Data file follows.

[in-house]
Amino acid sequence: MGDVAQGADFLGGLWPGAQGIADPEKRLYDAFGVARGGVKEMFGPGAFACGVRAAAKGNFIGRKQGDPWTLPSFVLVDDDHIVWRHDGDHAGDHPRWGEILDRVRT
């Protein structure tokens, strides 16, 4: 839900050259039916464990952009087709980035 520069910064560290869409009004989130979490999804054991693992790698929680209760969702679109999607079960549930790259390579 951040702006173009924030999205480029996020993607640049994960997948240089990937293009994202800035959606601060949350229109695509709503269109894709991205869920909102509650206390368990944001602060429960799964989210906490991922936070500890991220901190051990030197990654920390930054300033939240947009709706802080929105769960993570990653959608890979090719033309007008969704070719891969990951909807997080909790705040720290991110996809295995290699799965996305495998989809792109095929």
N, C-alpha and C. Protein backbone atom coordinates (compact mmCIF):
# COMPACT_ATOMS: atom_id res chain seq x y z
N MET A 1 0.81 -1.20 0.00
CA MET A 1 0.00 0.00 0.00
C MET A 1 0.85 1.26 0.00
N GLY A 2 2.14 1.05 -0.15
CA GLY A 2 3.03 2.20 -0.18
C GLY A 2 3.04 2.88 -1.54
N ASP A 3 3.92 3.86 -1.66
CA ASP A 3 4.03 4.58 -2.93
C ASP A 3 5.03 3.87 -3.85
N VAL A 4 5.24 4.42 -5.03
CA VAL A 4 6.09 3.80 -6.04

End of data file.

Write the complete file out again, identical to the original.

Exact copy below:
[in-house]
Amino acid sequence: MGDVAQGADFLGGLWPGAQGIADPEKRLYDAFGVARGGVKEMFGPGAFACGVRAAAKGNFIGRKQGDPWTLPSFVLVDDDHIVWRHDGDHAGDHPRWGEILDRVRT
């Protein structure tokens, strides 16, 4: 839900050259039916464990952009087709980035 520069910064560290869409009004989130979490999804054991693992790698929680209760969702679109999607079960549930790259390579 951040702006173009924030999205480029996020993607640049994960997948240089990937293009994202800035959606601060949350229109695509709503269109894709991205869920909102509650206390368990944001602060429960799964989210906490991922936070500890991220901190051990030197990654920390930054300033939240947009709706802080929105769960993570990653959608890979090719033309007008969704070719891969990951909807997080909790705040720290991110996809295995290699799965996305495998989809792109095929």
N, C-alpha and C. Protein backbone atom coordinates (compact mmCIF):
# COMPACT_ATOMS: atom_id res chain seq x y z
N MET A 1 0.81 -1.20 0.00
CA MET A 1 0.00 0.00 0.00
C MET A 1 0.85 1.26 0.00
N GLY A 2 2.14 1.05 -0.15
CA GLY A 2 3.03 2.20 -0.18
C GLY A 2 3.04 2.88 -1.54
N ASP A 3 3.92 3.86 -1.66
CA ASP A 3 4.03 4.58 -2.93
C ASP A 3 5.03 3.87 -3.85
N VAL A 4 5.24 4.42 -5.03
CA VAL A 4 6.09 3.80 -6.04